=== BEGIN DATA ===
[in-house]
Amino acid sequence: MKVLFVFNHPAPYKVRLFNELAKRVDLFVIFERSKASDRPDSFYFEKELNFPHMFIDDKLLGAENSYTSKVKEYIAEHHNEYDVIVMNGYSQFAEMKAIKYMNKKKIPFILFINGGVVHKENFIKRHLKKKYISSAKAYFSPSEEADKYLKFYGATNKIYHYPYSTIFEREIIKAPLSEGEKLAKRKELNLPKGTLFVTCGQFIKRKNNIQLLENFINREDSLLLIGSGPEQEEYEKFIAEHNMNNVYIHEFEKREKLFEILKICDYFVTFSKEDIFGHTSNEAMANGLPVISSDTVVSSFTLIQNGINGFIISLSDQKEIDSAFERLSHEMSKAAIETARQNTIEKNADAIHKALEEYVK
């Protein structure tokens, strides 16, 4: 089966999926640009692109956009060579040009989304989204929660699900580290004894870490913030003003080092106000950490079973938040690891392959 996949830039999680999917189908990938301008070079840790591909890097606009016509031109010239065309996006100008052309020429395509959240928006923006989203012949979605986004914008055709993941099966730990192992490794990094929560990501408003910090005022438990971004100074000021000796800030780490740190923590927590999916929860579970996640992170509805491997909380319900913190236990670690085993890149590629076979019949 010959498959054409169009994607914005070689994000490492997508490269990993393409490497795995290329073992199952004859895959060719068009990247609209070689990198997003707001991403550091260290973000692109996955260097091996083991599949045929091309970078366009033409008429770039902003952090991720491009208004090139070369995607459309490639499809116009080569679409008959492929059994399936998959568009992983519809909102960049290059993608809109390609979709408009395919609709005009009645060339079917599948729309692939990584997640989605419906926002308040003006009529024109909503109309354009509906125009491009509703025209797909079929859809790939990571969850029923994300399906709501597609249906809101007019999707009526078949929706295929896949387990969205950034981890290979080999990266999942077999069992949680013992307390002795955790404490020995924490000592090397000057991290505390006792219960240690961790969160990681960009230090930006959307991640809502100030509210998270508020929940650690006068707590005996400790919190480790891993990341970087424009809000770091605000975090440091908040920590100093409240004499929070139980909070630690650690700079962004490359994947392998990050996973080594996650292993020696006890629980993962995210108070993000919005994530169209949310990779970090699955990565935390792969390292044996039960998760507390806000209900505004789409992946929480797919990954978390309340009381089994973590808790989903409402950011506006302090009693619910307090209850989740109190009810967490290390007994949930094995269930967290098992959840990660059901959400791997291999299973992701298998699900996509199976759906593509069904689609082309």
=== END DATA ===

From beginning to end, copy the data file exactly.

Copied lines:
[in-house]
Amino acid sequence: MKVLFVFNHPAPYKVRLFNELAKRVDLFVIFERSKASDRPDSFYFEKELNFPHMFIDDKLLGAENSYTSKVKEYIAEHHNEYDVIVMNGYSQFAEMKAIKYMNKKKIPFILFINGGVVHKENFIKRHLKKKYISSAKAYFSPSEEADKYLKFYGATNKIYHYPYSTIFEREIIKAPLSEGEKLAKRKELNLPKGTLFVTCGQFIKRKNNIQLLENFINREDSLLLIGSGPEQEEYEKFIAEHNMNNVYIHEFEKREKLFEILKICDYFVTFSKEDIFGHTSNEAMANGLPVISSDTVVSSFTLIQNGINGFIISLSDQKEIDSAFERLSHEMSKAAIETARQNTIEKNADAIHKALEEYVK
């Protein structure tokens, strides 16, 4: 089966999926640009692109956009060579040009989304989204929660699900580290004894870490913030003003080092106000950490079973938040690891392959 996949830039999680999917189908990938301008070079840790591909890097606009016509031109010239065309996006100008052309020429395509959240928006923006989203012949979605986004914008055709993941099966730990192992490794990094929560990501408003910090005022438990971004100074000021000796800030780490740190923590927590999916929860579970996640992170509805491997909380319900913190236990670690085993890149590629076979019949 010959498959054409169009994607914005070689994000490492997508490269990993393409490497795995290329073992199952004859895959060719068009990247609209070689990198997003707001991403550091260290973000692109996955260097091996083991599949045929091309970078366009033409008429770039902003952090991720491009208004090139070369995607459309490639499809116009080569679409008959492929059994399936998959568009992983519809909102960049290059993608809109390609979709408009395919609709005009009645060339079917599948729309692939990584997640989605419906926002308040003006009529024109909503109309354009509906125009491009509703025209797909079929859809790939990571969850029923994300399906709501597609249906809101007019999707009526078949929706295929896949387990969205950034981890290979080999990266999942077999069992949680013992307390002795955790404490020995924490000592090397000057991290505390006792219960240690961790969160990681960009230090930006959307991640809502100030509210998270508020929940650690006068707590005996400790919190480790891993990341970087424009809000770091605000975090440091908040920590100093409240004499929070139980909070630690650690700079962004490359994947392998990050996973080594996650292993020696006890629980993962995210108070993000919005994530169209949310990779970090699955990565935390792969390292044996039960998760507390806000209900505004789409992946929480797919990954978390309340009381089994973590808790989903409402950011506006302090009693619910307090209850989740109190009810967490290390007994949930094995269930967290098992959840990660059901959400791997291999299973992701298998699900996509199976759906593509069904689609082309």